Organizing Committee

Limits of discrete random structures appear in different areas of probability, combinatorics, and machine learning. In statistical mechanics, probabilistic and combinatorial techniques are applied to rigorously describe the scaling limits of such random graphical models, which are closely related to phase transitions. In the vicinity of a phase transition, even a tiny change in some local parameter can result in dramatic changes in the macroscopic properties of the entire system. Random discrete structures are also useful mathematical models of large networks, which play a central role in our social and economic lives as the fabric over which we interact, form social connections, conduct economic transactions, transmit information, propagate disease, and much more.

The goal of this workshop is to integrate the algebraic combinatorics, probability, and machine learning paradigms of statistical mechanical models and to bring together researchers in related fields to discuss recent progress and new ideas.

Image for "Asymptotic Limits of Discrete Random Structures"

Confirmed Speakers & Participants

Talks will be presented virtually or in-person as indicated in the schedule below.

  • Speaker
  • Poster Presenter
  • Attendee
  • Virtual Attendee

Workshop Schedule

Friday, September 29, 2023
  • 8:30 - 8:50 am EDT
    Check In
    11th Floor Collaborative Space
  • 8:50 - 9:00 am EDT
    11th Floor Lecture Hall
    • Brendan Hassett, ICERM/Brown University
  • 9:00 - 9:45 am EDT
    Formulas for Macdonald polynomials via the multispecies exclusion and zero range processes
    11th Floor Lecture Hall
    • Olya Mandelshtam, University of Waterloo
    We describe some recently discovered connections between one-dimensional interacting particle models and Macdonald polynomials and show the combinatorial objects that make this connection explicit. The first such model is the multispecies asymmetric simple exclusion process (ASEP) on a ring, linked to the symmetric Macdonald polynomials P_\lambda through its partition function, with multiline queues as the corresponding combinatorial object. The second particle model is the multispecies totally asymmetric zero range process (TAZRP) on a ring, which was recently found to have an analogous connection to the modified Macdonald polynomial H_\lambda. The combinatorial objects interpolating between probabilities of the TAZRP and the modified Macdonald polynomials turn out to be tableaux with a queue inversion statistic. We explain the plethystic relationship between multiline queues and queue inversion tableaux, and along the way, derive a new formula for P_\lambda using the queue inversion statistic. This plethystic correspondence is closely related to fusion in the setting of integrable systems.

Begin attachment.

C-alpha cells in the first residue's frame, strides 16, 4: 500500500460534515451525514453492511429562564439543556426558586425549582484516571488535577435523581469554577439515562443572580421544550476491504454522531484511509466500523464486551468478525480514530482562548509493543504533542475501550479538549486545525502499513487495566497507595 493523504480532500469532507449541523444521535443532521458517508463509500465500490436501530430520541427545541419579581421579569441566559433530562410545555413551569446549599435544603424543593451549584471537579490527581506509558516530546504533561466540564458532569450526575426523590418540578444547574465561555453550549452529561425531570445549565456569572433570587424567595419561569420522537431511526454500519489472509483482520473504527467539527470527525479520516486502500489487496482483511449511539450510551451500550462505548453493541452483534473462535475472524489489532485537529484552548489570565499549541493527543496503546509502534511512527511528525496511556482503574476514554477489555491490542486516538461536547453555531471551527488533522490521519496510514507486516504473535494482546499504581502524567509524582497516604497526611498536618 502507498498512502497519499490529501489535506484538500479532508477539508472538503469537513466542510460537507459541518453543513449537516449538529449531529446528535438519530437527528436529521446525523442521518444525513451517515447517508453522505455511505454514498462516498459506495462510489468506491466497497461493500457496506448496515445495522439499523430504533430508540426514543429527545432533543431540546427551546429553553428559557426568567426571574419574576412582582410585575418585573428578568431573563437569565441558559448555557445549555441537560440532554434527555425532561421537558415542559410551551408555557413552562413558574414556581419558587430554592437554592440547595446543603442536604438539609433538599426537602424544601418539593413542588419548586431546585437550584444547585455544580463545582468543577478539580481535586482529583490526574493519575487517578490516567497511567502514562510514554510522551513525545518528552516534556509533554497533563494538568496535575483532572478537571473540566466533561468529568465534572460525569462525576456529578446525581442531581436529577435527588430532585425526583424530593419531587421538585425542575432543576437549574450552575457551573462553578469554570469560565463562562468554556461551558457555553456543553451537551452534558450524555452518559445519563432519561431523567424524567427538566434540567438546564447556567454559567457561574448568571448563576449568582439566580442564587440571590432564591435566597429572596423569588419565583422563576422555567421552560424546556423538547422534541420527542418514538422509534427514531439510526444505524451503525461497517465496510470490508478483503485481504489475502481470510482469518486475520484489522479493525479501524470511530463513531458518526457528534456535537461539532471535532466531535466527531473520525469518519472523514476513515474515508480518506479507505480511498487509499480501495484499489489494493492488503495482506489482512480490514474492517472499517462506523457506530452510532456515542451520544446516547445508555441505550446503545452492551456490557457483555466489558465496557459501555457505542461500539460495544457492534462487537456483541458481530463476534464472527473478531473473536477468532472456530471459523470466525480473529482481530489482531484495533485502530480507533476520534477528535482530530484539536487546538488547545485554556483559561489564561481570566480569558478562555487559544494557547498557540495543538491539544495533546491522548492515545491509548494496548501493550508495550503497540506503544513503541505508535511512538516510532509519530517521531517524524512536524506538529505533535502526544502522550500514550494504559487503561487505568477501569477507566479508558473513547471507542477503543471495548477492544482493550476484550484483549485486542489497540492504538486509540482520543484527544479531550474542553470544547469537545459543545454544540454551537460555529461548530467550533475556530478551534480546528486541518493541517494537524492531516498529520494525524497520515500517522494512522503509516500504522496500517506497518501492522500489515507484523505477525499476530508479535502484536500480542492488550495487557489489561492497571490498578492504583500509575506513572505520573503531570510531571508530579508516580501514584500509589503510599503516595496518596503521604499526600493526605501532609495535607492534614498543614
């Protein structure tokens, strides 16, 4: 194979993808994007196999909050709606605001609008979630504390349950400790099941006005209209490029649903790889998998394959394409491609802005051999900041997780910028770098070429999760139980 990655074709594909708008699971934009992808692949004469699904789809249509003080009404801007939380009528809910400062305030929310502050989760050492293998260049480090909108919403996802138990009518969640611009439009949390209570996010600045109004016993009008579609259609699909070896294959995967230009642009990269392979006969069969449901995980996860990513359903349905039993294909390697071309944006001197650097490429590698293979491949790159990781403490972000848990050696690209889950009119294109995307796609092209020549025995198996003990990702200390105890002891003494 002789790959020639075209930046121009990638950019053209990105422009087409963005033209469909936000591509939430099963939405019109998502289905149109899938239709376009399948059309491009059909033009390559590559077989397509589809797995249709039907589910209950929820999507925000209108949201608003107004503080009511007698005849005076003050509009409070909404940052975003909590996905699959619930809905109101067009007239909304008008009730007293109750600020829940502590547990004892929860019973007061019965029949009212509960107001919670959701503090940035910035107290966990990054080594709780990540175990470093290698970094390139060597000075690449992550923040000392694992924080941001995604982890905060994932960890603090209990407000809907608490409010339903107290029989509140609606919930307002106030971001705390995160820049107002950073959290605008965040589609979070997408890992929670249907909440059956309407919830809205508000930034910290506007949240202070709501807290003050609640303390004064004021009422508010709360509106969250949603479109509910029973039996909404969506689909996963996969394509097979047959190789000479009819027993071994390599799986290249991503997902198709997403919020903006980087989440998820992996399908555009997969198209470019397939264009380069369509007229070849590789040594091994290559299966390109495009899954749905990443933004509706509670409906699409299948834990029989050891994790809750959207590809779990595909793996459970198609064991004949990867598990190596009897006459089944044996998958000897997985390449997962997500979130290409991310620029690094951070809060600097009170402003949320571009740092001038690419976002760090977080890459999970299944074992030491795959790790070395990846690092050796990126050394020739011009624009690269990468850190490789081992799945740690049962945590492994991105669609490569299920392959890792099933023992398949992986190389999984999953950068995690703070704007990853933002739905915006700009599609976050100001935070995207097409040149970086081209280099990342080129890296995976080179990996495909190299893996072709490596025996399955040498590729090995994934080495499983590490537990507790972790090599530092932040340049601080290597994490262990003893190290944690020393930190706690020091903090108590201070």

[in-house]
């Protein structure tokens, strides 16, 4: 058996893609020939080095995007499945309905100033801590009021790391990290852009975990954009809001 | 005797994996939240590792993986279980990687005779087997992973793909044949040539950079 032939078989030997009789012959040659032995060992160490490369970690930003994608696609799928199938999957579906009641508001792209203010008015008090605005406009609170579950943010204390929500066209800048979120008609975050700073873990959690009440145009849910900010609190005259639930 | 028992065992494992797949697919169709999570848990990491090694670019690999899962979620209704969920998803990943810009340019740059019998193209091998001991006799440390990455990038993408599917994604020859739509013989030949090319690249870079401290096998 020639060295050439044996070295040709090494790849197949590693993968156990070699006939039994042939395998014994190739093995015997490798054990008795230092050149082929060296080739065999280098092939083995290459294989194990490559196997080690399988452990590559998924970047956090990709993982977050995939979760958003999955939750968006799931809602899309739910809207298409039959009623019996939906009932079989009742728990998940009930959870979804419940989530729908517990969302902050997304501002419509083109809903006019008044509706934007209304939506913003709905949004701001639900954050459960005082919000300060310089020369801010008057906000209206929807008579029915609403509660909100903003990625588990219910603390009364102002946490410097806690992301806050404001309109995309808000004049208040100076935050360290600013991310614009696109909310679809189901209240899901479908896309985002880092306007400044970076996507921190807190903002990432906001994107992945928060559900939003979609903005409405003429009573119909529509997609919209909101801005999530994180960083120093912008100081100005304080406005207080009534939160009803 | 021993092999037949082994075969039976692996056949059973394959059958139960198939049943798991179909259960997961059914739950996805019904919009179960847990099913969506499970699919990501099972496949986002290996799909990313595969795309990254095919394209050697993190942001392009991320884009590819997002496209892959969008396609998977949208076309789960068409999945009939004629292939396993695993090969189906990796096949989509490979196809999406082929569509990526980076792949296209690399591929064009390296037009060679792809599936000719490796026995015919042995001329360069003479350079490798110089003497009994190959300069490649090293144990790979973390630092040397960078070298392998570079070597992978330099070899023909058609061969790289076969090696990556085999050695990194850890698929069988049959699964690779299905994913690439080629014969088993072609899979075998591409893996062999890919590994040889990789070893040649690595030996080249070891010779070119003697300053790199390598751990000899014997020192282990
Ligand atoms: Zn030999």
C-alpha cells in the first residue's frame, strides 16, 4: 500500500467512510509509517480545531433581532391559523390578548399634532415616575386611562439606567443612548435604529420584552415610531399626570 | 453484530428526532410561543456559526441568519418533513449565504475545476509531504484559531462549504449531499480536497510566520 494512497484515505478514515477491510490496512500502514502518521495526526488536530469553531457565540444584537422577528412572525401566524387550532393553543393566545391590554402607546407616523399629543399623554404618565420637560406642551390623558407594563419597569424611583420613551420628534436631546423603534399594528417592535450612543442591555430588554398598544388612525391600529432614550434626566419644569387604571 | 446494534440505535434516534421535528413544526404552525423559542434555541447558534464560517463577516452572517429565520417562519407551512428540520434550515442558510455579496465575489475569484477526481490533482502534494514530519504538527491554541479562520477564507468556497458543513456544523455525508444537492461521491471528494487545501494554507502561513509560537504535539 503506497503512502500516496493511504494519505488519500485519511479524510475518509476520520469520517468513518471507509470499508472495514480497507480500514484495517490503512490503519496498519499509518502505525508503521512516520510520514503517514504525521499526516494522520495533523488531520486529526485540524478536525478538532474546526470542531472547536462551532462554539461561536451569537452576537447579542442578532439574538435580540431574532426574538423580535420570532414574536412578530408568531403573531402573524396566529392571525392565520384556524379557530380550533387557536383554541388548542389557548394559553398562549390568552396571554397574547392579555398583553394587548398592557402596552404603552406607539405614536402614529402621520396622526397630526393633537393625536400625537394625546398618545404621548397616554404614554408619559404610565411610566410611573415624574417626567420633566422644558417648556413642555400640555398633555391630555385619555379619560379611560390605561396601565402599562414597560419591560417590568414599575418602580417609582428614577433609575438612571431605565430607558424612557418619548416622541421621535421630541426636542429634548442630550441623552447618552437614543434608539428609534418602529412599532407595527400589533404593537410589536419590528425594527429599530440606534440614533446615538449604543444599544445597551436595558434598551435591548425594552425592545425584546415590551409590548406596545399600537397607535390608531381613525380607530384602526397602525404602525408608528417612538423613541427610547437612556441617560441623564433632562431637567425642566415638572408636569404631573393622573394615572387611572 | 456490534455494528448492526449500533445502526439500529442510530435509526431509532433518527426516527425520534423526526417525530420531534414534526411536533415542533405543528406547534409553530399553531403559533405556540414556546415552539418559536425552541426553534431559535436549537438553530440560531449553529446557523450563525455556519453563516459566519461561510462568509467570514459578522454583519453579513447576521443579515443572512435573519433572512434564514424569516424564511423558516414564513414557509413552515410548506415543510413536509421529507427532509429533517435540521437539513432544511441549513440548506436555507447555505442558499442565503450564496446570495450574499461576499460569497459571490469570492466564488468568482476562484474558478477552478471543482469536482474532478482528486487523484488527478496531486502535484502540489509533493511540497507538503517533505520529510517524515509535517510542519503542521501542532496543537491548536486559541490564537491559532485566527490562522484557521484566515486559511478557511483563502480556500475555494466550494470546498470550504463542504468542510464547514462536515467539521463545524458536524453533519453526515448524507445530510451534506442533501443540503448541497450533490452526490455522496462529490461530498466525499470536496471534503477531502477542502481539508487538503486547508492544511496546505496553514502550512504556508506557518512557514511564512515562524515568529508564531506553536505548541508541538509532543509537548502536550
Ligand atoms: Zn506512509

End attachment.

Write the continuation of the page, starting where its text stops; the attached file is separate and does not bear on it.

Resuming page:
• 10:00 - 10:30 am EDT
    Coffee Break
    11th Floor Collaborative Space
  • 10:30 - 11:15 am EDT
    Dimers in 3D
    11th Floor Lecture Hall
    • Catherine Wolfram, MIT
    A dimer tiling of Z^d is a collection of edges such that every vertex is covered exactly once. Given a compact region R in R^d, consider regions R_n in (1/n) Z^d which approximate R (and some boundary condition). What do random dimer tilings of R_n look like for large n? The 2D version of this question was answered by Cohn, Kenyon, and Propp in 2000. I will talk about how to answer this question in 3D. In both cases, it turns out that a random tiling of R_n is exponentially more likely to lie close to a fixed ""limit shape"" (and more generally, there is a large deviation principle, meaning the probability of lying close to any possible limiting configuration is given by a function called the ""rate function""). While the results are analogous, I will explain that the methods of proof are very different, because many of the key tools for studying dimers are special to two dimensions. This talk is based on, which is joint work with Nishant Chandgotia and Scott Sheffield.
  • 11:30 am - 12:15 pm EDT
    Dimer models and local systems
    11th Floor Lecture Hall
    • Haolin Shi, Yale University